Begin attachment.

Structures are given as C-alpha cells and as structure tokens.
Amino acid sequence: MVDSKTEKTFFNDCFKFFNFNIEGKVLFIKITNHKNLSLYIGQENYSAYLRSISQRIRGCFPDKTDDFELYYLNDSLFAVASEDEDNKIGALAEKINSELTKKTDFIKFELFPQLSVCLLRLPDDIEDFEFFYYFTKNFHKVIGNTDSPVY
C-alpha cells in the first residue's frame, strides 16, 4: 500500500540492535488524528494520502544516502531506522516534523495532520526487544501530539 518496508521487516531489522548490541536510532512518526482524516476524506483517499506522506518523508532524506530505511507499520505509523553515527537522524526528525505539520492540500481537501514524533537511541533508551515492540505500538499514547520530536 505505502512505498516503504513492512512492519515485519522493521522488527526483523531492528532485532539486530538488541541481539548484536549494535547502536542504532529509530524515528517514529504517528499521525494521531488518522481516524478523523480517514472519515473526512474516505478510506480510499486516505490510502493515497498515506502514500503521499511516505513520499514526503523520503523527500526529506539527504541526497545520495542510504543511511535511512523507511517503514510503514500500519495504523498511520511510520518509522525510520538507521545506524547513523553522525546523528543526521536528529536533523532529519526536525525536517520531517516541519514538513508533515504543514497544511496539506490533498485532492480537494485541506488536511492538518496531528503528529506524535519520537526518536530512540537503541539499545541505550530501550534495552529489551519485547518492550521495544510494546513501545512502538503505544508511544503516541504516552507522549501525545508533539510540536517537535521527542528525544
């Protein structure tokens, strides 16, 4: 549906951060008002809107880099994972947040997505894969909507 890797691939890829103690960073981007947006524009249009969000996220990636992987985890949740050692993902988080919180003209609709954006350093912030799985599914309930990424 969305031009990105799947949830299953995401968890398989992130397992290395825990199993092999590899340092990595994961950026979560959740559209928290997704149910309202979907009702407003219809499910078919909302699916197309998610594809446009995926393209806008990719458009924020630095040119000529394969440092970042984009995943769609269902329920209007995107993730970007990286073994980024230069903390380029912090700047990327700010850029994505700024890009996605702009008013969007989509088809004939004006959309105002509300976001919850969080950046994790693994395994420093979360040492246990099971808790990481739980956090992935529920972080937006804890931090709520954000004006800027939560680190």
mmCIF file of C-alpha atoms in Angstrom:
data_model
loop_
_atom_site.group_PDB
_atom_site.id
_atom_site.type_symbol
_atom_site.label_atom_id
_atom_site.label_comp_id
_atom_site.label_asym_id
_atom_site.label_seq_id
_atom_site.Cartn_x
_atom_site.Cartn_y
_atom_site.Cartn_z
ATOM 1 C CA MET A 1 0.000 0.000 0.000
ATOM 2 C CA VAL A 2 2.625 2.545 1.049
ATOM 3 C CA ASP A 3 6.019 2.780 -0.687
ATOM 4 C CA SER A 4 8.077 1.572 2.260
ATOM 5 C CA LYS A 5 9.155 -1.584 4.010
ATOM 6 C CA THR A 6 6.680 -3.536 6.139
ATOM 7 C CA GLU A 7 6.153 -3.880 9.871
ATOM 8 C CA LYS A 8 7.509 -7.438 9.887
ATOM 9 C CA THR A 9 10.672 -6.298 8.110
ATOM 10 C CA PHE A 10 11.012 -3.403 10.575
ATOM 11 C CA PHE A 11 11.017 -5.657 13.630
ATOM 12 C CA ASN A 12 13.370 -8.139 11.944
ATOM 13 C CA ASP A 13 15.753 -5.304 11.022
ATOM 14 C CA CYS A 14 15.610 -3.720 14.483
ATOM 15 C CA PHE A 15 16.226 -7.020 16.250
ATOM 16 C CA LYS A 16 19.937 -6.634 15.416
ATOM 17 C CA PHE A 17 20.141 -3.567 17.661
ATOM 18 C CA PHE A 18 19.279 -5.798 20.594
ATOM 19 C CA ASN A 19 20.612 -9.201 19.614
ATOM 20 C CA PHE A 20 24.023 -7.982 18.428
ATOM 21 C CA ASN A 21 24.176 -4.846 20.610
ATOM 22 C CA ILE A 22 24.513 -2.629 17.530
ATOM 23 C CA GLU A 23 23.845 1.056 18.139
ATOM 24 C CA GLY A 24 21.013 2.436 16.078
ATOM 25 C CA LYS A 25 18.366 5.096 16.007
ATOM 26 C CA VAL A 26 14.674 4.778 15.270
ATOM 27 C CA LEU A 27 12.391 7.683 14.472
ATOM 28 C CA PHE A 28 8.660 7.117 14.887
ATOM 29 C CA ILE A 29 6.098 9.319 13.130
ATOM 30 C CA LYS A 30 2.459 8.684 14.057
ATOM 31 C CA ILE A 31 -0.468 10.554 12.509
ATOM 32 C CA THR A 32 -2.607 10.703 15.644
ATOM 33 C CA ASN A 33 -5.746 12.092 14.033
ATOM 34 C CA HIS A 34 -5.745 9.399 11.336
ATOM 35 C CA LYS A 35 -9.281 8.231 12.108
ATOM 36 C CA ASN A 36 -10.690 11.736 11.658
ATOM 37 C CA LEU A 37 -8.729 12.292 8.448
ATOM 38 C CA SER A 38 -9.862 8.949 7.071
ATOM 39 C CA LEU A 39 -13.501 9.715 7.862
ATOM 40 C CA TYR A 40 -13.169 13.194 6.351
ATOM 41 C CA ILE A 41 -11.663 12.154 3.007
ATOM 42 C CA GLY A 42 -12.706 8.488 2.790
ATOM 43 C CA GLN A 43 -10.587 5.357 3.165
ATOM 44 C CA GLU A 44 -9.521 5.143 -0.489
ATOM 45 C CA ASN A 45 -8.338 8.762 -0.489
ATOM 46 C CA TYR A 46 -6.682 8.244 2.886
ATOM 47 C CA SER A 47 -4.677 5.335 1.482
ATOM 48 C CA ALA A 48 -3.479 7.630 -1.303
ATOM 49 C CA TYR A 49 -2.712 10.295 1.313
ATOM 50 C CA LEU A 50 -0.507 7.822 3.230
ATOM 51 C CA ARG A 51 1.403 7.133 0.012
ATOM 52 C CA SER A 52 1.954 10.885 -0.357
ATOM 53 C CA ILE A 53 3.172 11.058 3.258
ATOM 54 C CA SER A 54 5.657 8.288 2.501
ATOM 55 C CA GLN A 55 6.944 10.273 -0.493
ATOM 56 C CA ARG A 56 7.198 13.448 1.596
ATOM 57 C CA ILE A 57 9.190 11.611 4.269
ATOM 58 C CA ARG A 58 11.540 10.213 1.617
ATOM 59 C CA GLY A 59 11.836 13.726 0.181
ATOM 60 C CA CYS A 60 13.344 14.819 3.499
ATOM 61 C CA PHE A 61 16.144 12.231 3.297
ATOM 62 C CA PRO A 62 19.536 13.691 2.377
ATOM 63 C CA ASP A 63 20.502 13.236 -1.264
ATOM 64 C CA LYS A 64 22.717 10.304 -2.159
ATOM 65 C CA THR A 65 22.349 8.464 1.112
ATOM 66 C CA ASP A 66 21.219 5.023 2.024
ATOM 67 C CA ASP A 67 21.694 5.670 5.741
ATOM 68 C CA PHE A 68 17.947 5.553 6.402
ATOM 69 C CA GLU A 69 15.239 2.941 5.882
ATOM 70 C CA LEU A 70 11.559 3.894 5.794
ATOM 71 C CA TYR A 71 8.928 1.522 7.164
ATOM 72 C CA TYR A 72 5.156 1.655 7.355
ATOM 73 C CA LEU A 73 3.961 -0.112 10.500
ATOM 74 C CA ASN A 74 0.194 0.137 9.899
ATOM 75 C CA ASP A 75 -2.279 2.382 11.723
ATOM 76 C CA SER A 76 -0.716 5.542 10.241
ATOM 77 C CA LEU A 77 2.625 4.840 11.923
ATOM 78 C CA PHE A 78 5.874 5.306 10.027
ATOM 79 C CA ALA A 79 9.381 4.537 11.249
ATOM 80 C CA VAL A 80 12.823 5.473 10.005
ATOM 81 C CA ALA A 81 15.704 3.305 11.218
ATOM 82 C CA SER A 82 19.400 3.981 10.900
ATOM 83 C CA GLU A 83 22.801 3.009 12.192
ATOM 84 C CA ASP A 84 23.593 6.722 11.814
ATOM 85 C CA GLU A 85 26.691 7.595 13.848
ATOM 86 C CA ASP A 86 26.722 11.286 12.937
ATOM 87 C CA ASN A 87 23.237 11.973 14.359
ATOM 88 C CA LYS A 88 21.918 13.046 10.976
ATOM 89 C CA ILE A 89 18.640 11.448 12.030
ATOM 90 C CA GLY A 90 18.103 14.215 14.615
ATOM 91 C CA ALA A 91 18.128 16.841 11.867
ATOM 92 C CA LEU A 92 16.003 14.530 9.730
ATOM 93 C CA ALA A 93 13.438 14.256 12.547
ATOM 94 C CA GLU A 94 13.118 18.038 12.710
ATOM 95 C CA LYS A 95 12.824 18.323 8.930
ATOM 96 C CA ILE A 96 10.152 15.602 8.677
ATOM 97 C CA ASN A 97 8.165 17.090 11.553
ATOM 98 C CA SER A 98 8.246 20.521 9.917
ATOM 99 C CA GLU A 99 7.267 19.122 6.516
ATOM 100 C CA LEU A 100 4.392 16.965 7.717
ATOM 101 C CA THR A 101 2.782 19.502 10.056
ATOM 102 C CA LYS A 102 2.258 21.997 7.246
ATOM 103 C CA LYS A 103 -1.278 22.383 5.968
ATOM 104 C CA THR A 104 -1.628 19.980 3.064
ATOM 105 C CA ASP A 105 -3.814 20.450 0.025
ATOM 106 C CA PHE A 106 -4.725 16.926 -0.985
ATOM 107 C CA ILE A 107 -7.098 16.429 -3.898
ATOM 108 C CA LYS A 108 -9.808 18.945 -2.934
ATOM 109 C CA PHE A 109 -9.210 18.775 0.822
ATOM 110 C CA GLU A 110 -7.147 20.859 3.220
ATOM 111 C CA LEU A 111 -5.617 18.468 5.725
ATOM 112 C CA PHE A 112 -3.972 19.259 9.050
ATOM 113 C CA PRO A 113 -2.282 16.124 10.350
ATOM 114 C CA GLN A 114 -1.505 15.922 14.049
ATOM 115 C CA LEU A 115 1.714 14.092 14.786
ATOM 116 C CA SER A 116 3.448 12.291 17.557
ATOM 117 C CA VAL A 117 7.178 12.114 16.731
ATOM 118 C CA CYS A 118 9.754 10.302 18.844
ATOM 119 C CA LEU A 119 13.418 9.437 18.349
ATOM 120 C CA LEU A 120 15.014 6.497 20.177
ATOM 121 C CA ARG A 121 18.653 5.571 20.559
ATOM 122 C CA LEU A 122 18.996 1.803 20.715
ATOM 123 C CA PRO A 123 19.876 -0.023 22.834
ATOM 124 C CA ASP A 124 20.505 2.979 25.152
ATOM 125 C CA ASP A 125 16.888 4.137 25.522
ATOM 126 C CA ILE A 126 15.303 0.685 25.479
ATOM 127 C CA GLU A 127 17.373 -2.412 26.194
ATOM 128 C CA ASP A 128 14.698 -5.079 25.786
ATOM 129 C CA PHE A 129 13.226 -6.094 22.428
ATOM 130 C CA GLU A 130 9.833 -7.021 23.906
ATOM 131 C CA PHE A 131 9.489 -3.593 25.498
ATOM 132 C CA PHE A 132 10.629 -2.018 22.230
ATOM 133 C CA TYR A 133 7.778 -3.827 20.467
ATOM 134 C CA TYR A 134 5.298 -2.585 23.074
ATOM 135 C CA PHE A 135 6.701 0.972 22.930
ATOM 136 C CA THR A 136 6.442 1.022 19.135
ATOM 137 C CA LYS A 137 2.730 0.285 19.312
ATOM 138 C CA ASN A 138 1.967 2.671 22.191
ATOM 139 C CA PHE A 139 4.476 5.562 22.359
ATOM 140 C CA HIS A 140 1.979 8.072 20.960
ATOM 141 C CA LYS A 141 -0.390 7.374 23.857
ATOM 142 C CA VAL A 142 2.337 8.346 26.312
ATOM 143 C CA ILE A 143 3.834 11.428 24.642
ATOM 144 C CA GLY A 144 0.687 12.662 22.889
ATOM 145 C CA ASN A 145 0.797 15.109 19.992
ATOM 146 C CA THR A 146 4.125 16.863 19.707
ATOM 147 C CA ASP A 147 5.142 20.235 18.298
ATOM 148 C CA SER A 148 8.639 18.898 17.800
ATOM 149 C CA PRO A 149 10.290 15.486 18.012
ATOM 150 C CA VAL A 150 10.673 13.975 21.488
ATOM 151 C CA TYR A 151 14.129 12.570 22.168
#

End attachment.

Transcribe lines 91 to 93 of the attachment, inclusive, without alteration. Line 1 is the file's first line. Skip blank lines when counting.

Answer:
ATOM 74 C CA ASN A 74 0.194 0.137 9.899
ATOM 75 C CA ASP A 75 -2.279 2.382 11.723
ATOM 76 C CA SER A 76 -0.716 5.542 10.241